Converting In-person Training to Online Training
The surge in remote work this year has meant that many companies have had to reevaluate their L&D programs.
Despite the rise of online training, most companies prefer in-person training sessions. Research from Brandon Hall Group shows that 96% of companies provide instructor-led training, and according to Training Industry, most learners say they prefer training that’s delivered in person.
That, however, is not possible right now. The Covid-19 pandemic has put a halt to conventions and training days; it’s simply not safe to fly your employees out to a conference for several days of training with hundreds of other colleagues right now. Nor is it safe to pack a local conference room with employees and an instructor.
With many people working from home — the U.S. Bureau of Labor Statistics reports that nearly a quarter of American workers are working from home due to the pandemic — training will have to change. That’s especially true when you consider that many organizations are now hiring for virtual positions.
This presents a challenge for both the L&D departments that have relied on in-person training, and for the employees who are used to attending them. How can your organization move to a remote setting without disrupting your training? It may not be as overwhelming as you think.
Best practices for converting your in-person training for remote learners
- Remember that live training and online training have different strengths. If you’re thinking of simply recording the lecture your trainer would have given in person, popping it into a module and calling that a course, let me stop you right there. In-person training has lots of strengths – learners can interact with the lecturer, ask questions, and have conversations about complex or difficult concepts. The strengths of online training are different. With e-learning, learners can learn something quickly wherever they are, boost retention by repeating a module, or look up information they need when they’re doing a task. When you design a remote learning program, keep these things in mind as you choose your modalities. Which set of strengths will work best for your learners and your course material?
- Make use of micro-learning. In an in-person training, a lecturer might go over several topics in one session. That might work in person but online, shorter content is better. Chunk your content into smaller pieces, delivering a module on one topic at a time. That will keep remote learners focused, let them quickly learn when they need to, and provide a searchable library of content that learners can search when they need information.
- Supplement your existing content with off-the-shelf learning modules. Now that everyone is working remotely, it can be difficult to distribute some information to your team, like compliance updates and more general information. Off-the-shelf course libraries can help supplement your learning program. You can quickly and inexpensively add modules to your program, and the modules are designed by experts to be engaging and up-to-date.
- Love ILT? Keep it. Just because you aren’t able to gather in person, doesn’t mean you should throw out instructor-led training. Features like Litmos’ ILT module let you add live or instructor-led training sessions to your LMS so that remote learners can get all the benefits of an instructor-led session without any of the risk.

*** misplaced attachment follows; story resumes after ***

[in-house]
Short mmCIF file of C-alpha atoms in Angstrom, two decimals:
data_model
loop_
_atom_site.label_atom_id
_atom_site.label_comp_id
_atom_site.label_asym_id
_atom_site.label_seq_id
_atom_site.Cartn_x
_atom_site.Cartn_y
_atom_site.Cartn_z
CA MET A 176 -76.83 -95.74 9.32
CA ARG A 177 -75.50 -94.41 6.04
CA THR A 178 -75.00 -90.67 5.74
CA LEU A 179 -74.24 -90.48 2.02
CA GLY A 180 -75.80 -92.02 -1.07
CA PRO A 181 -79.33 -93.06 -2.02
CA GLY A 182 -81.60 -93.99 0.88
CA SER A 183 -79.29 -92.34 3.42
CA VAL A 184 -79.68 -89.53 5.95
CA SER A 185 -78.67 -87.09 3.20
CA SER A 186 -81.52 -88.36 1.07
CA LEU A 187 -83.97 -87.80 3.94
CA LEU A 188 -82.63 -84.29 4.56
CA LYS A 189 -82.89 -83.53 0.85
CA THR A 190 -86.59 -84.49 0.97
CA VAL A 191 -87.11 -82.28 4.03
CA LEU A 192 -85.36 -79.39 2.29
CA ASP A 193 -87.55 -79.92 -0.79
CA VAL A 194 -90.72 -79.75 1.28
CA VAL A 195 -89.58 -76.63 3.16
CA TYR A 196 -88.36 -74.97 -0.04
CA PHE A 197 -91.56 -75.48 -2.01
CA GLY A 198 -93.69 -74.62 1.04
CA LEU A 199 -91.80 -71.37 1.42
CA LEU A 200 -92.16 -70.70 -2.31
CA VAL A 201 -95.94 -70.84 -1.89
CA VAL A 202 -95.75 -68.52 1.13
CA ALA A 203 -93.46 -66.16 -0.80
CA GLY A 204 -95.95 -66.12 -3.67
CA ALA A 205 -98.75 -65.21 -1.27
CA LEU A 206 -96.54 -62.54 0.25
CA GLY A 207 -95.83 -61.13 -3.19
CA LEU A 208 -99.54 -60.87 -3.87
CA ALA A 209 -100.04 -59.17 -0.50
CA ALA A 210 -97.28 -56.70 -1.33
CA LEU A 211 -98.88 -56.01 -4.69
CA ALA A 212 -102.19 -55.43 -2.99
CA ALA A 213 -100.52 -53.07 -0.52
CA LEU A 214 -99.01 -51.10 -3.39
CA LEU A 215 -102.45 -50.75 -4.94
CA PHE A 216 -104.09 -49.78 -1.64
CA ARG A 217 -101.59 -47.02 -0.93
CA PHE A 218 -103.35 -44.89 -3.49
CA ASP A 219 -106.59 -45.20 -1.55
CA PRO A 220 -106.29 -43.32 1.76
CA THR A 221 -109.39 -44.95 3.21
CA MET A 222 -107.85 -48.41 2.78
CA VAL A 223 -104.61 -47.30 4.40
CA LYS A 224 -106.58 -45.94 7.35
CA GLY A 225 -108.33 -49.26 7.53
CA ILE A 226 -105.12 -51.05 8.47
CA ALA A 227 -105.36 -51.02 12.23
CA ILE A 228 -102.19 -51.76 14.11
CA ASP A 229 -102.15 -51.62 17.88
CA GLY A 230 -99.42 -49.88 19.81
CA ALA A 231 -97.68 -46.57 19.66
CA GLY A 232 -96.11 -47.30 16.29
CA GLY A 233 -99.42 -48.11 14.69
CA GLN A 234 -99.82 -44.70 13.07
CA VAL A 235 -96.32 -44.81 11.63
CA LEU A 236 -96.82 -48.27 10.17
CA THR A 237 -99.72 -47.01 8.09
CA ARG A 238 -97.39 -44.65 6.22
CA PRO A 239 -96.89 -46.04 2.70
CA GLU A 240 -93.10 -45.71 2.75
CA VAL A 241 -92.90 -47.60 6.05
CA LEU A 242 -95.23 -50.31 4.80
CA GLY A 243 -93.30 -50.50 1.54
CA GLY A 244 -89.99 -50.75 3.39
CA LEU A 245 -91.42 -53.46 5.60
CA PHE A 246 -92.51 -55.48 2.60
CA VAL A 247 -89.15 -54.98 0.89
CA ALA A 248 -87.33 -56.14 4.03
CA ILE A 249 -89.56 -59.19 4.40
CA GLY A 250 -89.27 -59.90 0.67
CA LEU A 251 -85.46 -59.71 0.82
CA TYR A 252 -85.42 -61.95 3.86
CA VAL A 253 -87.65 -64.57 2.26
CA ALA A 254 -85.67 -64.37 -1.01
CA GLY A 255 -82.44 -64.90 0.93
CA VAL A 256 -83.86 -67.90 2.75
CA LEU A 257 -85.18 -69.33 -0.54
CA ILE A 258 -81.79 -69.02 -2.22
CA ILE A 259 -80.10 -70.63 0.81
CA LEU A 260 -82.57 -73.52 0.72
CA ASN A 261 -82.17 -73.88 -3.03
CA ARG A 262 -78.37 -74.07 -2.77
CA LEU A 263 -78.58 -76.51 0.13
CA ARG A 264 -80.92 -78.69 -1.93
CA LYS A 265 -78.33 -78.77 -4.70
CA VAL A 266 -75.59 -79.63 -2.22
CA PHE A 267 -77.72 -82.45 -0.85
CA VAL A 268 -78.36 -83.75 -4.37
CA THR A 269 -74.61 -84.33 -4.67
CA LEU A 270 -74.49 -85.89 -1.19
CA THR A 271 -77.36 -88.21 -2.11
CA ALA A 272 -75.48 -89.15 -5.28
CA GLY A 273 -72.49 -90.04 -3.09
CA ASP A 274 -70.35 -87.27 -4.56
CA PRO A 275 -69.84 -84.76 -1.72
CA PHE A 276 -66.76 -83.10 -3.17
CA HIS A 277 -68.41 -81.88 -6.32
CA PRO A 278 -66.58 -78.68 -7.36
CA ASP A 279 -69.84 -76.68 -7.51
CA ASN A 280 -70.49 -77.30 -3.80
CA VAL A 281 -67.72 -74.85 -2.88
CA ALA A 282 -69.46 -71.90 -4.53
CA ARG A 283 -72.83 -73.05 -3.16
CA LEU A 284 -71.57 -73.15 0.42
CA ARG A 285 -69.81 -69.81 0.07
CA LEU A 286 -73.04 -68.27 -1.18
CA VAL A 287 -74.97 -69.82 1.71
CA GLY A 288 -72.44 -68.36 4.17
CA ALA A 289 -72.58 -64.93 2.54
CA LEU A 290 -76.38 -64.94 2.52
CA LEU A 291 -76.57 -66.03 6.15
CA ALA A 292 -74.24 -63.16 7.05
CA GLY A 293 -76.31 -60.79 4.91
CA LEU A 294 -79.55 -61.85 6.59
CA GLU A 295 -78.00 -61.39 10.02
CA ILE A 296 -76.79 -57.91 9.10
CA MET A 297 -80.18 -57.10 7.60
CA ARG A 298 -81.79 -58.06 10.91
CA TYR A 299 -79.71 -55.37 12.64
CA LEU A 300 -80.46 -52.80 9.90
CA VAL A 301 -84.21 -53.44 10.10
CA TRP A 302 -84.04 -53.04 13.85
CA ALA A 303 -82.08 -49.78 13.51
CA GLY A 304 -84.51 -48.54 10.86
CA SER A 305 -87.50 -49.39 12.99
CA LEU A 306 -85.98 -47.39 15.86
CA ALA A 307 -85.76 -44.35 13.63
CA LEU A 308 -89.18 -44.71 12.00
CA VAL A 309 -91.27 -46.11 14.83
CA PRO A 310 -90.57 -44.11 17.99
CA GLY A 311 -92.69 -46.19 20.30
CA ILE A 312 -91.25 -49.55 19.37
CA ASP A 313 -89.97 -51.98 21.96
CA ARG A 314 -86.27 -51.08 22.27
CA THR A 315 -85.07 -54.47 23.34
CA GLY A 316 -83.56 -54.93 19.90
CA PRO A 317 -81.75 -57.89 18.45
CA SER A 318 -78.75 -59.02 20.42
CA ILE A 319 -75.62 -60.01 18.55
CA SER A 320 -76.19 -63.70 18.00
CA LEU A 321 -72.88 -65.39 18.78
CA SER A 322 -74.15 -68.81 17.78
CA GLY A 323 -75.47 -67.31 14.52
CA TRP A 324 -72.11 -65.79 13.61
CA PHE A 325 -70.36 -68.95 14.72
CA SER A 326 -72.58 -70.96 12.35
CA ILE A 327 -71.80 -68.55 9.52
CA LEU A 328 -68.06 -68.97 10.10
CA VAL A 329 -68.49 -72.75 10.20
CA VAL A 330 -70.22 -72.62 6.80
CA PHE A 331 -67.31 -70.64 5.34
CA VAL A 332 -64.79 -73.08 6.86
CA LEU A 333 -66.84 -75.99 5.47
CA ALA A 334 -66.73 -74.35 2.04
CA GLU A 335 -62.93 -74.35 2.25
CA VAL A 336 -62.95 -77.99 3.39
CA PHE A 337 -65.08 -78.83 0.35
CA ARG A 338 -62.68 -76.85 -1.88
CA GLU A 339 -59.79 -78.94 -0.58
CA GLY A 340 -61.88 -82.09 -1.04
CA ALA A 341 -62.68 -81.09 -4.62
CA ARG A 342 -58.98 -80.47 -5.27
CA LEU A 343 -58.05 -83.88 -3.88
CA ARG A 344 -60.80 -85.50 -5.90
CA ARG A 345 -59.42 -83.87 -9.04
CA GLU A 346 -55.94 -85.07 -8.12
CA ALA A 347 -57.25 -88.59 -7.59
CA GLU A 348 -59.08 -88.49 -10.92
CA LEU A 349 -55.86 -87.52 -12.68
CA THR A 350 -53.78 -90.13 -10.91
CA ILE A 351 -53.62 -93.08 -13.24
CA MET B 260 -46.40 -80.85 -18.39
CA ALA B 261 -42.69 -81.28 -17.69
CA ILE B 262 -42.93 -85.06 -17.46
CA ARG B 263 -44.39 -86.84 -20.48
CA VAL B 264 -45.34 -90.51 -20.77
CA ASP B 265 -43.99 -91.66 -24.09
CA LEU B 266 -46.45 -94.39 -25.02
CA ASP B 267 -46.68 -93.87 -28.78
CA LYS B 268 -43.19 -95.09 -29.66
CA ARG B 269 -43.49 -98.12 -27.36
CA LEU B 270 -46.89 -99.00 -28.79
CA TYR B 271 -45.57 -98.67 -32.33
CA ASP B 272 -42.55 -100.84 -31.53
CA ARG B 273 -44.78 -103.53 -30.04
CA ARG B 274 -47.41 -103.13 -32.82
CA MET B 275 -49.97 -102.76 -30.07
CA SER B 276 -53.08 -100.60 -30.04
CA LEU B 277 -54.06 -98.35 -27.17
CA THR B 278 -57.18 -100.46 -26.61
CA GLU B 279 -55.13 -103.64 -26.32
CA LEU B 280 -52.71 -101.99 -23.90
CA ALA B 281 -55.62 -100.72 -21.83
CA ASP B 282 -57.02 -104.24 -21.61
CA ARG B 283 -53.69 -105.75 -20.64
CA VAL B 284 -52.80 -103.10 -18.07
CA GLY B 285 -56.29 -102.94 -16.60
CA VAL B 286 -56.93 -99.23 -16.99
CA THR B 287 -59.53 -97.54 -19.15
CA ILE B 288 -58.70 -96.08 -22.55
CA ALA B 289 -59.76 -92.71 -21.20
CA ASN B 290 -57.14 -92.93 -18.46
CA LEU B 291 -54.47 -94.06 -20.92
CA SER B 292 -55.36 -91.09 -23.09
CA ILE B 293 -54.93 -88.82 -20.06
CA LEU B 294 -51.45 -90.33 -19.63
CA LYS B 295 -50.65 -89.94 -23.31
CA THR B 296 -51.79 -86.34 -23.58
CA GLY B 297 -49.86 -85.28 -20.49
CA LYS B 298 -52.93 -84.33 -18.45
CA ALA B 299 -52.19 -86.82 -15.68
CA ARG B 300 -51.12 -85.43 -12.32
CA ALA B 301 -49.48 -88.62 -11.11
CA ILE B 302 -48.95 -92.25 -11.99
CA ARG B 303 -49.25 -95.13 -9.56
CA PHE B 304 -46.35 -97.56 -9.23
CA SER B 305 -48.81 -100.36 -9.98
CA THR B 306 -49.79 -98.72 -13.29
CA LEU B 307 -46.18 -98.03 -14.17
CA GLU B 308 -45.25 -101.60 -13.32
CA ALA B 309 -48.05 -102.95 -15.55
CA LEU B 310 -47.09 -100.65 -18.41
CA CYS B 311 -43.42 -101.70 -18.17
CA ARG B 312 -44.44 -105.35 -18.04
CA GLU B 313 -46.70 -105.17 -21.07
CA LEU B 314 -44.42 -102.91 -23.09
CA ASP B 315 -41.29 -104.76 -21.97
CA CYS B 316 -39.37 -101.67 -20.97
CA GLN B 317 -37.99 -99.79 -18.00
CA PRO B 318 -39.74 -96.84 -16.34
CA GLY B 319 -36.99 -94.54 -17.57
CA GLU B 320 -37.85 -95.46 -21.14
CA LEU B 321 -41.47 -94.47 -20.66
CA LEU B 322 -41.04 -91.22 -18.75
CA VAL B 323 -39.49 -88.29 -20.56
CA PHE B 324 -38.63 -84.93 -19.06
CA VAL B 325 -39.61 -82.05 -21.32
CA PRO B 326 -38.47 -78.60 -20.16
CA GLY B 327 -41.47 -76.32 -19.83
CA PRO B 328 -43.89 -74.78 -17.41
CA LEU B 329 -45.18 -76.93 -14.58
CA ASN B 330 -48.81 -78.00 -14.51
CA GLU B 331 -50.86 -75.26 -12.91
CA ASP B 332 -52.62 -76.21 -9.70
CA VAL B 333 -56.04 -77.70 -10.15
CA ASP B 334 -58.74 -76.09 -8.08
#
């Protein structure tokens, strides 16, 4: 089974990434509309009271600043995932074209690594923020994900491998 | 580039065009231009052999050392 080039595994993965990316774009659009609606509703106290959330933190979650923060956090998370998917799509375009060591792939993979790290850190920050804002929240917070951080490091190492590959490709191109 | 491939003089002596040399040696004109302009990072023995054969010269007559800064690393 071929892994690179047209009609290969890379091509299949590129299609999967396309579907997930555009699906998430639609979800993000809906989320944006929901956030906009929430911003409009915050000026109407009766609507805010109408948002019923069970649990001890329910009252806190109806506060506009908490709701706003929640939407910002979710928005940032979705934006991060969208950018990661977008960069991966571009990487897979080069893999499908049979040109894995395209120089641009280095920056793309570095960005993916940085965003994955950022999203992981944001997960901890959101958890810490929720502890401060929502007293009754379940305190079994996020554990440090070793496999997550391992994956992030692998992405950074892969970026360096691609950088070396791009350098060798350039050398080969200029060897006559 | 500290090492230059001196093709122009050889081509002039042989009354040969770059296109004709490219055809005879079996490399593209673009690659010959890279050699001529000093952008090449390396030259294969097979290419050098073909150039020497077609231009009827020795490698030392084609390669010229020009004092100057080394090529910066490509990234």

- Don’t try to change a successful training program. You might have an extremely successful ILT training program, and you might be thinking that now — when everyone is working remotely and you’re investing in an LMS — is the time to expand that training program and make it available to the entire company. Before you do that, remember why that training works well in person. Is it because it’s delivered to small groups only? Is it the conversations that happen in that group? Are there activities that engage participants? Whatever the components of that program are, try to maintain them as well as you can. If it’s a program that thrives on small groups and engagement, don’t open it up to everyone at the company at the same time. If activities and conversation are important to the program, think of ways to capture that engagement in an online setting. Whatever you do, don’t hamstring your best training by simply trying to get it online as quickly as possible.
What do your learners want?
While learners do like in-person instruction, it’s not the only modality they like when it comes to delivering training. Training Industry found that virtual instructor-led training (VILT), e-learning and videos were ranked in the top five preferred modalities for all training topics.
Learning, Training Industry finds, is often most successful when it’s offered in different formats, because “when training programs use multiple modalities, they’re more likely to meet learners’ preferences, which is the largest driver of training effectiveness.”
By finding out what modalities work for your learners, or by offering training in different formats — a video and a self-paced module, for example — you’ll have a good chance of improving your training overall.
While training for remote workers will obviously have to be online, you do have options for how to provide that online training. Brandon Hall’s research, for example, found that the use of video learning had risen to 71% during the pandemic, while use of eLearning modules had risen to 71% as well. Use of online games had also risen from 3% before the pandemic to 17% now. All of those options are available in a good LMS.